10. What really interested me this past week was the categorization of film and literature as being Nationalistic or not during the Spanish Civil War, especially since everyone interprets content differently. The film Canciones para después de una guerra was interpreted as a non-Nationalist film because the clips and songs chosen criticize Franco’s dictatorship. As a result Martín Patino’s film was not released until after Franco’s death, but a spin off film was created by Eduardo Manzanares called Canciones de nuestra vida. This alternate film is definitely classified as being Nationalistic, which illustrates just how fluid content can be because they took a film with a Republican perspective and manipulated the content into their own propaganda. I thought that was interesting because the Nationalists were able to identify a good idea from their opponents and use it to their advantage.

    The writer Unamuno also demonstrates the complexity of interpreting information between the two sides through his essay “My Religion”. Although he never explicitly states which side of the war he supports, it is thought that Unamuno is a Nationalist. He is able to put doubt into the minds of his readers through “My Religion” because by not outright accepting Catholicism as his religion or wanting to be put in a box he is not showing overwhelming pride for Spain, which would make him seem less like a Nationalist. In my opinion film and literature were definitely used as propaganda during the Spanish Civil War on both sides, but the different interpretations of the content and the producers of the content make it a little more difficult to know which side they are promoting.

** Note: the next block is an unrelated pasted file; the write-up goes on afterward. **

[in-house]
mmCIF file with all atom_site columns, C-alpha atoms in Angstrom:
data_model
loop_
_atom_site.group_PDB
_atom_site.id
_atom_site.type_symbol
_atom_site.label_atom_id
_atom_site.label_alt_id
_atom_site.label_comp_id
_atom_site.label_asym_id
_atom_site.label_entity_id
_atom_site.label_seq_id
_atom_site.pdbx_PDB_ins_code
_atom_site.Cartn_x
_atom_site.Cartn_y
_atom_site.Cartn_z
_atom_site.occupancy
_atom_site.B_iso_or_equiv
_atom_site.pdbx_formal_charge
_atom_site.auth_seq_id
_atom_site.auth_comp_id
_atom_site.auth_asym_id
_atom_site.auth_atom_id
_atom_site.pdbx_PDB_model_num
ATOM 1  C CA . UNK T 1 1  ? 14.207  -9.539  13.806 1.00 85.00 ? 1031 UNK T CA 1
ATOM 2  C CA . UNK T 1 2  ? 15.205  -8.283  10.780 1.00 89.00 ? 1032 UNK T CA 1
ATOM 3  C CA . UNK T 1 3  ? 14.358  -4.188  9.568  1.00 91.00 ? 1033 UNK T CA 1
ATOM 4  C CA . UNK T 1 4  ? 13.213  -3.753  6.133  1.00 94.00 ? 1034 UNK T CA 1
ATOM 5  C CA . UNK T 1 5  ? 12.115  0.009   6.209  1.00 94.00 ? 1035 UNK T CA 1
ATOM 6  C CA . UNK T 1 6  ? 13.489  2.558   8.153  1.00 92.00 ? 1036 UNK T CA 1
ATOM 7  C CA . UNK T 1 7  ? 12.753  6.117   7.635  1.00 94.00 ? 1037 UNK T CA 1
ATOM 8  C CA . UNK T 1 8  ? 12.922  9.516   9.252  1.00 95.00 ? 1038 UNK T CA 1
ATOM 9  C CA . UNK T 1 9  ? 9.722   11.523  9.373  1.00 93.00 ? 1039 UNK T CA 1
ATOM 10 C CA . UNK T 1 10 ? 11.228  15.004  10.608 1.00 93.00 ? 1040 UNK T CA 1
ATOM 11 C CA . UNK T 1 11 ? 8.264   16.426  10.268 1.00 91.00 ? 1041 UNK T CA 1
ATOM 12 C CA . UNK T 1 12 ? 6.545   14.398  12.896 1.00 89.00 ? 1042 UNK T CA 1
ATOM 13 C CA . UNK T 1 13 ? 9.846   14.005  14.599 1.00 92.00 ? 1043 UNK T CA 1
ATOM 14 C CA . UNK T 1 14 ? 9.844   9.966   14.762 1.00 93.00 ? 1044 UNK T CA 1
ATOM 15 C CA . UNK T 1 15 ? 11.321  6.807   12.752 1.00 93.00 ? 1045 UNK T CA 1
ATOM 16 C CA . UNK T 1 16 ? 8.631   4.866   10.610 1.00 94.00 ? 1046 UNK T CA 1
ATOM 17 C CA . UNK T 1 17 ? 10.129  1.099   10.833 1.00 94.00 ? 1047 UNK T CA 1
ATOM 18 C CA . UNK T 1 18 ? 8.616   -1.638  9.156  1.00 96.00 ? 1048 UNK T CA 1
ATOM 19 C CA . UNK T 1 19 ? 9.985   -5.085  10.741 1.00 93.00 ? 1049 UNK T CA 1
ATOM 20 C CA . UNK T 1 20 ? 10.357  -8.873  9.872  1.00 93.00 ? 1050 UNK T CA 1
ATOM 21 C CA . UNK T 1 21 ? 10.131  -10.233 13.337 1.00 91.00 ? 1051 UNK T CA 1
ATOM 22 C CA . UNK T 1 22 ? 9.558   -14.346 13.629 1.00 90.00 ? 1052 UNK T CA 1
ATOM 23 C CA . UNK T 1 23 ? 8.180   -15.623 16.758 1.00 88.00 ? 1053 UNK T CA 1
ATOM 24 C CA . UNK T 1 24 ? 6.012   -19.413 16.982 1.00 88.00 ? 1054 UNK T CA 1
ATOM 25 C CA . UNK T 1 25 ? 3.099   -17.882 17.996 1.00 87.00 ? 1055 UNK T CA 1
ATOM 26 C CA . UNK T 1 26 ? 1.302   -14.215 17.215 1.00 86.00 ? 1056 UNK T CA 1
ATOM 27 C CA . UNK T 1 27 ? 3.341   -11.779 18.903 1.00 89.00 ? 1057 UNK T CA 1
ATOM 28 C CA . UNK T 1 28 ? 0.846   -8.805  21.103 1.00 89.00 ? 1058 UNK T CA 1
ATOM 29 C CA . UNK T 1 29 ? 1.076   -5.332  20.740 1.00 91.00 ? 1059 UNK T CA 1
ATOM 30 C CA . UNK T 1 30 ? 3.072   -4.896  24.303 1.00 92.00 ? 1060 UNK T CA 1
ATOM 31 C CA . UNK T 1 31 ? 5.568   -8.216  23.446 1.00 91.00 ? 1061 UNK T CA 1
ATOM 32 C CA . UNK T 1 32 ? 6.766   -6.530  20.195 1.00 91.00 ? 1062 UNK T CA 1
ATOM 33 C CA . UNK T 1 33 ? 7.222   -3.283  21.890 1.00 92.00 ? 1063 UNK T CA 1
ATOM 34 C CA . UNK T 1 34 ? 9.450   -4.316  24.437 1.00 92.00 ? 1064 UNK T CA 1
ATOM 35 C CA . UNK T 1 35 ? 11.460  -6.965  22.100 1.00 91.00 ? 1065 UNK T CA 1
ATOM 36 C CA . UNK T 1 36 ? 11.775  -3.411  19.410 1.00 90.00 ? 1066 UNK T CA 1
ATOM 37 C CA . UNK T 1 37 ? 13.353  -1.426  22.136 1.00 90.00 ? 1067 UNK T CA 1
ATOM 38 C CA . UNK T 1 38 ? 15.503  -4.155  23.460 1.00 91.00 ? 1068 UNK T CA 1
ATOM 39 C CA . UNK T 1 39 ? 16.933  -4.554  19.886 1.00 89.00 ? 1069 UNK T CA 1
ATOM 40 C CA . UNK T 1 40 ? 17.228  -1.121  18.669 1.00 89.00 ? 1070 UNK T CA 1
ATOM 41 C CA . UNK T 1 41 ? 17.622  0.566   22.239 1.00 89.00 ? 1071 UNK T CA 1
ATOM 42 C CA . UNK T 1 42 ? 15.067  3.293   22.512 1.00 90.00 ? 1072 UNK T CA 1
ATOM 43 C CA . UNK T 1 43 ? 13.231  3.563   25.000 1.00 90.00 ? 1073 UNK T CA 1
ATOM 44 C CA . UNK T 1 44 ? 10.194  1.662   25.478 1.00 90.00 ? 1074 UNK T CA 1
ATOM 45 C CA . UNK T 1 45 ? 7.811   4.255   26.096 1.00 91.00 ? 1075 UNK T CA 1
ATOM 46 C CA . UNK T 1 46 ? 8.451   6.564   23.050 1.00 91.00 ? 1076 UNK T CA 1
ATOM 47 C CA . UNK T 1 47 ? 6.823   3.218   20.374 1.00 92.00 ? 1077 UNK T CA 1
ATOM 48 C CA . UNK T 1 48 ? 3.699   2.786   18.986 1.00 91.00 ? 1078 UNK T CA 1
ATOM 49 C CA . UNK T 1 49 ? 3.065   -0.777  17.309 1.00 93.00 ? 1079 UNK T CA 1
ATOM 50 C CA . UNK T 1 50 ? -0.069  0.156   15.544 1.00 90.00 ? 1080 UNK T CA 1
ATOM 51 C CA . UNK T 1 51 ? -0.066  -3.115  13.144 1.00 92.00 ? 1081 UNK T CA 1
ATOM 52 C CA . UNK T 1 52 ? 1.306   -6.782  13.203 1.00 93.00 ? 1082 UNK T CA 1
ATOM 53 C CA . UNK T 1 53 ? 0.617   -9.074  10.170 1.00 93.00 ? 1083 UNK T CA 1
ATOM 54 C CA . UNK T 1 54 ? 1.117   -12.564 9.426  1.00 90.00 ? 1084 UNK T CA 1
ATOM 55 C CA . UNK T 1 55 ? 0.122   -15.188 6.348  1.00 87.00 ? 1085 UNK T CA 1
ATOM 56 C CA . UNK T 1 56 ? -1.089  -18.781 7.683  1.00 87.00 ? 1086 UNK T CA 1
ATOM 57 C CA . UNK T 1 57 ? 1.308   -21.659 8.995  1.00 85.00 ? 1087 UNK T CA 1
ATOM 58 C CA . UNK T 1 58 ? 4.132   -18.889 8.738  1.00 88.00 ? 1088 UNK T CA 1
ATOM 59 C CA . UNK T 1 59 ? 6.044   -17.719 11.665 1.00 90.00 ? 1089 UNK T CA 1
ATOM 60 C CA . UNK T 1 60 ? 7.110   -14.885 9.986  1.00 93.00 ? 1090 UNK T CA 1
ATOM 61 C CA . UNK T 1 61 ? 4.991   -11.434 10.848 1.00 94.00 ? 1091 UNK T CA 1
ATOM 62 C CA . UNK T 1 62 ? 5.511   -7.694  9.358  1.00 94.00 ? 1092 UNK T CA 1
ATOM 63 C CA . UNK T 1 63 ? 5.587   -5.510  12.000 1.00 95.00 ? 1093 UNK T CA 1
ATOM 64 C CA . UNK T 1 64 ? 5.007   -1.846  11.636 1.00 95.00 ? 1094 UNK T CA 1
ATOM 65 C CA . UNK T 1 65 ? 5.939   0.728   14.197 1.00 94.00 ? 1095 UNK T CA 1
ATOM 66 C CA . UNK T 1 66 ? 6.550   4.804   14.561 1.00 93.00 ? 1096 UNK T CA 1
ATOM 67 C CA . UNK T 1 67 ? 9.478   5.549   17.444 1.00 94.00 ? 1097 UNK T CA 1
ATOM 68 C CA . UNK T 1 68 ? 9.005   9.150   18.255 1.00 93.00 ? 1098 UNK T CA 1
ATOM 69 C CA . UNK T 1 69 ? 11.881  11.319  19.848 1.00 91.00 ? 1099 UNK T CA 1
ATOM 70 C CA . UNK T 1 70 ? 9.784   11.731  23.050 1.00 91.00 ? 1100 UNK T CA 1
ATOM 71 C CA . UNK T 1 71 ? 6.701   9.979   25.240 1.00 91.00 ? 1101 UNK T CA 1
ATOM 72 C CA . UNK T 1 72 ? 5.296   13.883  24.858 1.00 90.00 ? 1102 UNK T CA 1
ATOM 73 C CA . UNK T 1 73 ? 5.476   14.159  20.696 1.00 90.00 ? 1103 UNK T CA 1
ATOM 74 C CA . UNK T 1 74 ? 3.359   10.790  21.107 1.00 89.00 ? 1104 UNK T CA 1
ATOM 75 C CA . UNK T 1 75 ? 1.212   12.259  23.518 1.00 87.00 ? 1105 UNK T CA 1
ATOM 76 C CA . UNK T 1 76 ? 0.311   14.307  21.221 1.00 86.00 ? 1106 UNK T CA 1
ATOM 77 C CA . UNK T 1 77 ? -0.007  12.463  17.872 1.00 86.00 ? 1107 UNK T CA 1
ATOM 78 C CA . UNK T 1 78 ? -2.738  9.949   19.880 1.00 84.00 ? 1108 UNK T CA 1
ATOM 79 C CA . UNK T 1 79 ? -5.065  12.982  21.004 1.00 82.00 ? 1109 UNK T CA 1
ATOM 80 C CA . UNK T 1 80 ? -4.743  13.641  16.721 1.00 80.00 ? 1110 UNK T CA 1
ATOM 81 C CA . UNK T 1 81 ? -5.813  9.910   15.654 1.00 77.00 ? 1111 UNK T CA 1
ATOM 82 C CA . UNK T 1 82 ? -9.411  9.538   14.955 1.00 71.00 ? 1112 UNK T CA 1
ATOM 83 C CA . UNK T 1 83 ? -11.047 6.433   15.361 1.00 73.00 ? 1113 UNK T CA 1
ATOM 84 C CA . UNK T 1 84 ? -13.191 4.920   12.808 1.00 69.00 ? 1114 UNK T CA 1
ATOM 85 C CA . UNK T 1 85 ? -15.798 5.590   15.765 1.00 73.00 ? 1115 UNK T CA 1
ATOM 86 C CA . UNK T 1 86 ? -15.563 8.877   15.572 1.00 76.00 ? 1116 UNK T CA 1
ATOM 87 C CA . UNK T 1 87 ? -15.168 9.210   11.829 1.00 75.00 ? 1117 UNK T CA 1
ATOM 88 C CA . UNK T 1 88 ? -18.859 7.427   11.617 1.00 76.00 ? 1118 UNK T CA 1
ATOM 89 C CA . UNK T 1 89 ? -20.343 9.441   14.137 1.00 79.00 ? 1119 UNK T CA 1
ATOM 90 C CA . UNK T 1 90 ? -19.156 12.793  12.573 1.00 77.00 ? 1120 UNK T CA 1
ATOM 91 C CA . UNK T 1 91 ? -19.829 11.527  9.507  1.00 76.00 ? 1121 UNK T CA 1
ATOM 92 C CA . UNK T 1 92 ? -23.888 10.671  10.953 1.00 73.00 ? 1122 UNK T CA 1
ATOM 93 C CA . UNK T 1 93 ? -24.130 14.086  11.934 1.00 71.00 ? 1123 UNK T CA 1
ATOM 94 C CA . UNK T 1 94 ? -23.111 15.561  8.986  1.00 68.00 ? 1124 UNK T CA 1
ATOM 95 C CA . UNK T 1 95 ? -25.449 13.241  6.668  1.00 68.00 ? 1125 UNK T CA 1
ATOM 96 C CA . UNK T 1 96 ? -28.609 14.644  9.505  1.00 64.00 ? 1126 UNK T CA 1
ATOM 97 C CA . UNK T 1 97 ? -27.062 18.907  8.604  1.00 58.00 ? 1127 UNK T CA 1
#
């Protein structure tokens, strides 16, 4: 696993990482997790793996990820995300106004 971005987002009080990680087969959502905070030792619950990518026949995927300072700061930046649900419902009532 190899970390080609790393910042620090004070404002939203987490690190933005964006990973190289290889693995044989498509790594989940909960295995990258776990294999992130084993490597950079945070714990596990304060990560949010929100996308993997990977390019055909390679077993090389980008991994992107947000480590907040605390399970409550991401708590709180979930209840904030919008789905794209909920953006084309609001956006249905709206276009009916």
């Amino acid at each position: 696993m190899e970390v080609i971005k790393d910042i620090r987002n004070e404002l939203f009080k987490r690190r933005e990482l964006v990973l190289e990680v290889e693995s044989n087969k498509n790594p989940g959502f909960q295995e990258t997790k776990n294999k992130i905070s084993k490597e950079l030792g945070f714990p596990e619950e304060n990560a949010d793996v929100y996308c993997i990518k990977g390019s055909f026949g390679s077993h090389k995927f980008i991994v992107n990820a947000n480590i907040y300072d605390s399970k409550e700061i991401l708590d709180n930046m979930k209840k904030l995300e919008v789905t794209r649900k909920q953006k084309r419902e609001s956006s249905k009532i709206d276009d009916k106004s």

11. I think Manuel Vásquez Montalbán’s characterization of Canciones despues de una muerte as a crónica sentimental de la España franquista perfectly describes the film as a whole body. While its structure is that of disparate clips in montage format, their joining evokes these images of historical memory and nostalgia even with the inclusion of cultural or religious elements that make this outlook is far more deep rooted than that of a political critique. It is a wider scope of all angles of the timeline of Spain through this historicity. Through the use of song, the viewer is brought into the period of time and events depicted. The viewer is lured into the aura being created, allowing a different form of understanding.